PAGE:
The first eye-opener for me was learning that this particular composer was so popular with the film-going audiences in Southern India (whose enthusiastic appetite for the cinema equals only their love of cricket) that his photograph appears on the posters, billboards and advertising for the film – as large as the photos of the actors whose popularity and status he rivals. Apparently, his name attached to a film (and his picture on the publicity) guarantees the film producer at least five additional weeks retention in the cinemas. The public adores him, and as such, producers are constantly beating a path to his door; he can and does command as high a fee as he considers a film producer’s budget can stand – and he gets it.
I tried to describe for him the difference in the situation over here or in America; how many of the general public know or even care who wrote the music for most of our films, let alone would recognize and appreciate the composer’s picture on the billboards? I would imagine quite a few people would have heard of John Williams, but would they know what he looks like?
Naturally this pre-eminence in the industry allows Ilaiyaraaja great freedom, both artistically, in terms of the style of music and the instrumentation that he may choose to employ and the artists, but also editorially. What do I mean? Well this was my next eye-opener; the producer or director doesn’t tell the Maestro which music cues he will require, nor does he decide where they will begin or end, or what mood he wishes the music to help create or reinforce – the Maestro tells him!
This revolutionary approach certainly has one very positive effect, which is easily and instantly appreciated; there is much less time wasted in the early stages of planning and pre-production, and less hassle for the composer, who is not therefore subjected to delays while re-shoots or re-cut versions are prepared, nor made to suffer the criticisms and indecision of a “committee” of opinions.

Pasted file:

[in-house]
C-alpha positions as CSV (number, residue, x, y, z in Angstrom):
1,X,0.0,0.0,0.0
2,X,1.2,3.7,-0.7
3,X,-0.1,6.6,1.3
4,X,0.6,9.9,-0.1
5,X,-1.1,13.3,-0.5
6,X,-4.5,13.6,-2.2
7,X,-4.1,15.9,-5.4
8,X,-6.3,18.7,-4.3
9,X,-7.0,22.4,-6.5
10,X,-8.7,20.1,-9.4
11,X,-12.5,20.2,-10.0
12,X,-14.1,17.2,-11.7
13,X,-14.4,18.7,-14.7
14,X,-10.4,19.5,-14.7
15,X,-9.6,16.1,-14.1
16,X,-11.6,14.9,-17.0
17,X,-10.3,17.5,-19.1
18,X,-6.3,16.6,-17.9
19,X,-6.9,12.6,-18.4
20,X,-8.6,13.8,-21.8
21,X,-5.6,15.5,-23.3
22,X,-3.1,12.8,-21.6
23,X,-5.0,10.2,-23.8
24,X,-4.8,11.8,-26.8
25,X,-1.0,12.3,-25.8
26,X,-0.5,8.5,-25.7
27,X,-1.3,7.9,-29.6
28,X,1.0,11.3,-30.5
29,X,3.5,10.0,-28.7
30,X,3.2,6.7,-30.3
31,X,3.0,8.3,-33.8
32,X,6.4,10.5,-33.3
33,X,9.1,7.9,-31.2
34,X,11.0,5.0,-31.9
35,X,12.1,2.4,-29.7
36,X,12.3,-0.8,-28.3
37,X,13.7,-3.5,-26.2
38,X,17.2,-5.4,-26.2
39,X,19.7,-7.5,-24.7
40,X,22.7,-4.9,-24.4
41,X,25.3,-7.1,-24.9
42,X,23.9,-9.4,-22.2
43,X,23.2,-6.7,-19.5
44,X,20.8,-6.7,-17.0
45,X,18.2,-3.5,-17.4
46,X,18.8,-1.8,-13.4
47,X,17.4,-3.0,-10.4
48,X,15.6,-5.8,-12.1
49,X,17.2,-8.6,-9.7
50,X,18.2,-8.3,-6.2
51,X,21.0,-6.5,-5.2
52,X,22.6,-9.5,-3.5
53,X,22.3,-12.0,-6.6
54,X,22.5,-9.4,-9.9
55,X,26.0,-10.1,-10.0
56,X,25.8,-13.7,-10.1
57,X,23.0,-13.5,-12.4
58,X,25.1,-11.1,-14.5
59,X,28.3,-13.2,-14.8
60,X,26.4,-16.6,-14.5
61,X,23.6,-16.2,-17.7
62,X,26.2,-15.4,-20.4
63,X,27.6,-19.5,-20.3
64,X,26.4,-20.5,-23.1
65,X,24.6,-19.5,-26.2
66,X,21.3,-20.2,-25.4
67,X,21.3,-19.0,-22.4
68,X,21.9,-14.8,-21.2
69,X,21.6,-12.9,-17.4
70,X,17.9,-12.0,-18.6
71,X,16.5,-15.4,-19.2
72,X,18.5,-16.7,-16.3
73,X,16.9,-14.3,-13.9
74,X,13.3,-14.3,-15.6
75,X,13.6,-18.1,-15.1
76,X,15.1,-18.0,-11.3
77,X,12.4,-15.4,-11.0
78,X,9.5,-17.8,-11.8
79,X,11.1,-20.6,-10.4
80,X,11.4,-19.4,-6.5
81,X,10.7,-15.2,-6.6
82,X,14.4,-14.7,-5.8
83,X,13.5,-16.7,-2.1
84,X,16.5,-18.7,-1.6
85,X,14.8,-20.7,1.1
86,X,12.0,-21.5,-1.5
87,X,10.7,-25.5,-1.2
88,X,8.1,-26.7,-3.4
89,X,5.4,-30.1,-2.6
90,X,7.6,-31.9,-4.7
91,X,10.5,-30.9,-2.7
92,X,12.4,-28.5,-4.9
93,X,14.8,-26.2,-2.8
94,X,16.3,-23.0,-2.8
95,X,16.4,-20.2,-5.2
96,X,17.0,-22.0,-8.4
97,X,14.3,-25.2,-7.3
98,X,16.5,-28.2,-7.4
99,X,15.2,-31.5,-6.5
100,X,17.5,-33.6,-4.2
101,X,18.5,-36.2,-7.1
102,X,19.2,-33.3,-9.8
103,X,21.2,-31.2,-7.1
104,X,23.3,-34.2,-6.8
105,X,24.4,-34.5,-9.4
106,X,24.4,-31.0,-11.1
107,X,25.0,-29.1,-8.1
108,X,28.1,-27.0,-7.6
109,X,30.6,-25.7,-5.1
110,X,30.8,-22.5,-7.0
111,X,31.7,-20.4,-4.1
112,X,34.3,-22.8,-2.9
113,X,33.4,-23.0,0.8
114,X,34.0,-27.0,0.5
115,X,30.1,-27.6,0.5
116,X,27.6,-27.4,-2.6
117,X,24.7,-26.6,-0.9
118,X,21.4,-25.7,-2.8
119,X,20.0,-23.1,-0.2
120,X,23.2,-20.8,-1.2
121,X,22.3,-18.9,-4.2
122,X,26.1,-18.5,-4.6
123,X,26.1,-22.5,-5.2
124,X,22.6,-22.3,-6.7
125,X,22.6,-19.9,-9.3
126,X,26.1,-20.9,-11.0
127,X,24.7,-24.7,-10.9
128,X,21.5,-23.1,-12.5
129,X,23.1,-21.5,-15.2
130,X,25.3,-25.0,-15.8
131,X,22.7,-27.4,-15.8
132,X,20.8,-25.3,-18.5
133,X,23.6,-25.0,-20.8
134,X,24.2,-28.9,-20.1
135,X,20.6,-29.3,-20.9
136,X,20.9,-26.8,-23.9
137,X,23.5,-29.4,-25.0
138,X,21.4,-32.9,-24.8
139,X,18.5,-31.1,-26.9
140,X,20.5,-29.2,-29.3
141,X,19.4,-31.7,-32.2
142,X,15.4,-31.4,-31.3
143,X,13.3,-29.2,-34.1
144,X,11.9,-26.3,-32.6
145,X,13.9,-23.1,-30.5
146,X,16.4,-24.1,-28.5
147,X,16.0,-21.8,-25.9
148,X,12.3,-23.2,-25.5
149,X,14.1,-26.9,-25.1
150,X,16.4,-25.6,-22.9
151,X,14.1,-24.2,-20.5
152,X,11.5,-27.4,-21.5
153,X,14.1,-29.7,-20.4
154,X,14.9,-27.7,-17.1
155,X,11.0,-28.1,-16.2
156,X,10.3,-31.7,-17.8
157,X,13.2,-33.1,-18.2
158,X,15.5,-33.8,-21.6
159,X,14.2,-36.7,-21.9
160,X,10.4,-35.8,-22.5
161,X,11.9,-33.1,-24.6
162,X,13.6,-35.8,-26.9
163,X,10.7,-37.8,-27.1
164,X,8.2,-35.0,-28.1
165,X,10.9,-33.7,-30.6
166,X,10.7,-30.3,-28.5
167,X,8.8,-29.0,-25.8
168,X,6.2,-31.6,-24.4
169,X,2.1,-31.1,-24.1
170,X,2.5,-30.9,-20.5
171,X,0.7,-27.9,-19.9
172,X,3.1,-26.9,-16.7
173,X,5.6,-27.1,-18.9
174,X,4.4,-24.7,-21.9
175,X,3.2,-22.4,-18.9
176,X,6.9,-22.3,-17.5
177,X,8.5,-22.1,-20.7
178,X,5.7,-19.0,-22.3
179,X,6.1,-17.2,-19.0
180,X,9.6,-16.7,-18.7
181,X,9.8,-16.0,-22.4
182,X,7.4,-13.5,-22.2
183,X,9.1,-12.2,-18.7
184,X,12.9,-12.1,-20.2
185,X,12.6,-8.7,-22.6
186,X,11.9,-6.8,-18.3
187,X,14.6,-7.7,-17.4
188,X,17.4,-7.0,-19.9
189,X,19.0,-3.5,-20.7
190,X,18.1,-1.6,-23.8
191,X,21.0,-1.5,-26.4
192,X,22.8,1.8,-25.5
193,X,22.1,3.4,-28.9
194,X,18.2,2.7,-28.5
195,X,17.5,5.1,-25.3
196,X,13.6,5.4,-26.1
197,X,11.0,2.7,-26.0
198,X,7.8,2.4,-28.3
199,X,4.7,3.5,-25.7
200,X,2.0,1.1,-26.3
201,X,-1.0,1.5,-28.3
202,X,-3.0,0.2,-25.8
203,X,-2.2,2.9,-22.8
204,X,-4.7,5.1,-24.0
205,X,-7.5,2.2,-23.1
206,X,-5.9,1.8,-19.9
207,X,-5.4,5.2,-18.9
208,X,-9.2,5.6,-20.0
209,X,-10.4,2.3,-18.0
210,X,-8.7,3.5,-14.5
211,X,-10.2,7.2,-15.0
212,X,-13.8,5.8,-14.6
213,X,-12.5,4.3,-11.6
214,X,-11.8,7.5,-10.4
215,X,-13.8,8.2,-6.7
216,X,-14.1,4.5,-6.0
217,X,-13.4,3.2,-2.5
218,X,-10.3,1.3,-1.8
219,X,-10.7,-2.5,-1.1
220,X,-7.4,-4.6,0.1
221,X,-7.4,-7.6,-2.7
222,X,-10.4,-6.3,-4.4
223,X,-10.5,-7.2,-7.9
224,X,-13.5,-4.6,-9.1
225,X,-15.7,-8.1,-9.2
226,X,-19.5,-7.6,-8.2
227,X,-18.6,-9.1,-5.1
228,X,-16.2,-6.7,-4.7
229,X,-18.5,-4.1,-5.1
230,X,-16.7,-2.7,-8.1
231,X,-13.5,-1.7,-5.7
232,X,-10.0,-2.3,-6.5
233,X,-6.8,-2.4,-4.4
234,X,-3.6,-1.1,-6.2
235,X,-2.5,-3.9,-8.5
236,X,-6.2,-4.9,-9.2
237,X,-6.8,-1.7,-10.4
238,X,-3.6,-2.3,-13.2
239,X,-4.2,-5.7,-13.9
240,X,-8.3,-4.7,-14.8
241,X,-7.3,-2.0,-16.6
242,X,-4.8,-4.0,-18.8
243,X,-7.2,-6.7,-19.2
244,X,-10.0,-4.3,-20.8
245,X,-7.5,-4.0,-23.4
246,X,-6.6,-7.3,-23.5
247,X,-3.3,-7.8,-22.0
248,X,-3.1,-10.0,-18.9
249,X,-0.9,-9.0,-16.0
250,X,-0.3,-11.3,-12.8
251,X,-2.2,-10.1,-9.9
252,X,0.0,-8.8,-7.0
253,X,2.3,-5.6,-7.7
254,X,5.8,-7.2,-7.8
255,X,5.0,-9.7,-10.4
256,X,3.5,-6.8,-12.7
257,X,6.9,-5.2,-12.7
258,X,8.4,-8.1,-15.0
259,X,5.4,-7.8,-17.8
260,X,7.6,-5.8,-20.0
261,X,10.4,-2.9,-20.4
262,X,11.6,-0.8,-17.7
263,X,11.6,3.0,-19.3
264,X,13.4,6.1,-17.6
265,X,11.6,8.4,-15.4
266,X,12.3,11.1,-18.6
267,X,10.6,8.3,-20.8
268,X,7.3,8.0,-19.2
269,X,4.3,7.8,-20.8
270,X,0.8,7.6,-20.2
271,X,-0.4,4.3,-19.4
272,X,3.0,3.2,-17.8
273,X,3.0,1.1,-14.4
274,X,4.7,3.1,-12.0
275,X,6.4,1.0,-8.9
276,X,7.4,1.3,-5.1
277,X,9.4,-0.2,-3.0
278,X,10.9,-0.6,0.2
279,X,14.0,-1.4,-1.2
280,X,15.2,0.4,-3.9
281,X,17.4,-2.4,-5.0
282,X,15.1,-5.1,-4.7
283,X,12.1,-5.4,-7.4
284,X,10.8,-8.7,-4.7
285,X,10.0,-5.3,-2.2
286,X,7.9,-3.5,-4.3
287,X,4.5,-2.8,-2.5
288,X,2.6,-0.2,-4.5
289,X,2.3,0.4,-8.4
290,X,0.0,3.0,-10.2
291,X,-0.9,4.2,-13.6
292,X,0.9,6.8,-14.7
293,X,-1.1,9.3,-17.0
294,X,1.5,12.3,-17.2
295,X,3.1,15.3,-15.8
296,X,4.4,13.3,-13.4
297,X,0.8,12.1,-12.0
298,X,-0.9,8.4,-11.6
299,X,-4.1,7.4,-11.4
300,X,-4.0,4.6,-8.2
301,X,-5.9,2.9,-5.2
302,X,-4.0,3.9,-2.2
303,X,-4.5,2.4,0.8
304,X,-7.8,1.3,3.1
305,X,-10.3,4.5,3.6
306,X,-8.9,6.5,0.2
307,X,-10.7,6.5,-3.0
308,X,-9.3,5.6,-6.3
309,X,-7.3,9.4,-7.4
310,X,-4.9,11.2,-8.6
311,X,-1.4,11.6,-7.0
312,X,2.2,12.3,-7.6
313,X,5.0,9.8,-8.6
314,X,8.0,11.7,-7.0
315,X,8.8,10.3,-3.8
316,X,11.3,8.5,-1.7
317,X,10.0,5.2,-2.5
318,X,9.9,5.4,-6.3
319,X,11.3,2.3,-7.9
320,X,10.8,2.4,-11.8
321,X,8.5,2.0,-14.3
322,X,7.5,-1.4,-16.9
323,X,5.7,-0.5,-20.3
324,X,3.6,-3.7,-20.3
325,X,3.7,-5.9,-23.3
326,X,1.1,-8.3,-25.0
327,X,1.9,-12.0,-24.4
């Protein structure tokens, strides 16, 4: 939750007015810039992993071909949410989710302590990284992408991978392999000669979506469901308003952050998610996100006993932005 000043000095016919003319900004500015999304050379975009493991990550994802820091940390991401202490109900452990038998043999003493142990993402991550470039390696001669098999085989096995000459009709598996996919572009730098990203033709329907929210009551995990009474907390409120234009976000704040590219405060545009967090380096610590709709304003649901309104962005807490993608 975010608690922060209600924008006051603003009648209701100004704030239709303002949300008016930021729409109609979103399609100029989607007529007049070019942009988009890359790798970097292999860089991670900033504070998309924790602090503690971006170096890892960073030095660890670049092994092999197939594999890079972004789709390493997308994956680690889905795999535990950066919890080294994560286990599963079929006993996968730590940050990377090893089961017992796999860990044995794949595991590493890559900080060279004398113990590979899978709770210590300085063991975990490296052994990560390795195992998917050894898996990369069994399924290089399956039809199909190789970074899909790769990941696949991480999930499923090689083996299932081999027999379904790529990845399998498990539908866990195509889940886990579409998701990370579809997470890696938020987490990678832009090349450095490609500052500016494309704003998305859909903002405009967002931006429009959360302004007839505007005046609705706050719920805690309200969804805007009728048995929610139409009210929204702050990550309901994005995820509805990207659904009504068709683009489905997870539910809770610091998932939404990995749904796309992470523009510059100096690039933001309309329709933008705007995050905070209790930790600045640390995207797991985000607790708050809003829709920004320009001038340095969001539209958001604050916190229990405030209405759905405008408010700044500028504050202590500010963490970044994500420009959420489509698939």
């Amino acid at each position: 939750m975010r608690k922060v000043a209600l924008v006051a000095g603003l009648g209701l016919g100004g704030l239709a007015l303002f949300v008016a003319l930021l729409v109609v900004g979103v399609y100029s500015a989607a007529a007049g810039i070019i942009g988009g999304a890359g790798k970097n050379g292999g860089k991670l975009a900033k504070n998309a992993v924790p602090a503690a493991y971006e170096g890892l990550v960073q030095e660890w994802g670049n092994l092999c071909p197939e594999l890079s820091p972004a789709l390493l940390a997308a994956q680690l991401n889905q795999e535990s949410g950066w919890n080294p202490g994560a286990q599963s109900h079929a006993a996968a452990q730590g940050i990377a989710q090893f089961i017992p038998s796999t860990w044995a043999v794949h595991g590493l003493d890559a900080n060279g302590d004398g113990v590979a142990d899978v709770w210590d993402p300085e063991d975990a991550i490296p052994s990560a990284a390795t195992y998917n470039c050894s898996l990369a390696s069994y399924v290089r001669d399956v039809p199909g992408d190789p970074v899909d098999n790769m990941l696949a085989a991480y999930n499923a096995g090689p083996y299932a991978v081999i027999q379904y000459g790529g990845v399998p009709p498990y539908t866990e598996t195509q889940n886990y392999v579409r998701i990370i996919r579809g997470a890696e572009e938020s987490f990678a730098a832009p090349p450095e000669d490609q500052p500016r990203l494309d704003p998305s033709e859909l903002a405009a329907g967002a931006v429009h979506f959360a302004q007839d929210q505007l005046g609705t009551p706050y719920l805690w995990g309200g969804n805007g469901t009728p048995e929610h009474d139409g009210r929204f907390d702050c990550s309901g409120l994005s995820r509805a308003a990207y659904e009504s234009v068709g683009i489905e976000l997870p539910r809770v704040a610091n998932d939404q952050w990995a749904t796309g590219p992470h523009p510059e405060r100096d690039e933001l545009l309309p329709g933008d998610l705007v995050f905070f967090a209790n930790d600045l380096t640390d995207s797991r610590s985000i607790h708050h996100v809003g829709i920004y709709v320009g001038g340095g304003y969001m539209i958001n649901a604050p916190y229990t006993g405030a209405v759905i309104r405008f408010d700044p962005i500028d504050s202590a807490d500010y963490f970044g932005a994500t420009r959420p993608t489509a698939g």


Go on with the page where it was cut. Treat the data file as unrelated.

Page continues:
My latent skepticism on being told that Ilaiyaraaja had scored the music for 700 films in 17 years all but vanished when I arrived at the film studios to observe him working on a new film from the outset. My awe and admiration for him increased when I realised that without the aid of lists of music cues, a music editor or even a stopwatch, the Maestro was able to compose accurately a piece for a particular film cue which fitted exactly not only the required timing but also the mood and pace of the action on the screen, heightening the tension if it was a fight scene, or enhancing with beautiful lyrical melodies the romantic mood of a love scene, or just adding spontaneously joyous excitement rhythmically to a dance scene.
Having written this piece in a form of short score – part Western notation and part Tamil – with full instructions for the orchestration, the players clustered round him proceeded to write their own parts out, and immediately sit down to record this piece. This practice itself accounts for the speed at which a film score can be completed (just two and a half days was his record) but this in no way diminishes the achievements of the composer, who brings such natural and intuitive talent to his work.
Although he says of himself that the music comes from God and he is merely the conduit for its transmission, it must be said that without his incredible ability to absorb influences and use them to such good effect, combined with his innate musical skills and finely-tuned ear, God might perhaps have sought a different channel of musical communication. As it is, all of India, not merely the South, must feel very proud of its native composer who has achieved so much for films and now in the wider sphere of recorded music.
The recordings with the RPO were extremely successful. The music contained so many beautiful melodies and exciting moments, and was found to be quite challenging by the orchestra, who were naturally unfamiliar with the Maestro’s style at first, but who soon became adept at its interpretation.
Many were expecting the music to display a more obviously “Indian” flavor, but since I was aware that Ilaiyaraaja had set himself the task of reaching the widest possible international audience and did not wish his work to be heard in the context of a “novelty item” or a fusion of East and West in ways which have already been explored, I was not surprised by the accessibility of the music to Western ears. Nevertheless, Indian influences there are in abundance in the way in which he has used rhythms, and certain stylistic and ornamentational devices, and I am glad that these are present in this, his first symphony.
It is truly a very accessible piece of music and one, which I hope, will be played and enjoyed throughout the world. I was very proud to have been involved both as an orchestration adviser, and as music producer to this project from the very beginning; from the moment that I first heard the exciting music of Maestro Ilaiyaraaja back in January 93. I hope our association will continue long into the future.
Dear Music Lovers. Ilaiyaraaja! hearing the name itself gives goosebumps, he is also called as “God of Music” by his fans. Now, I am willing to share this wonderful article which was released in the year 1993 , 2 decades old, which I got from some forum few years ago (Sorry, I couldn’t locate the source. Please note that I have not altered the original article.).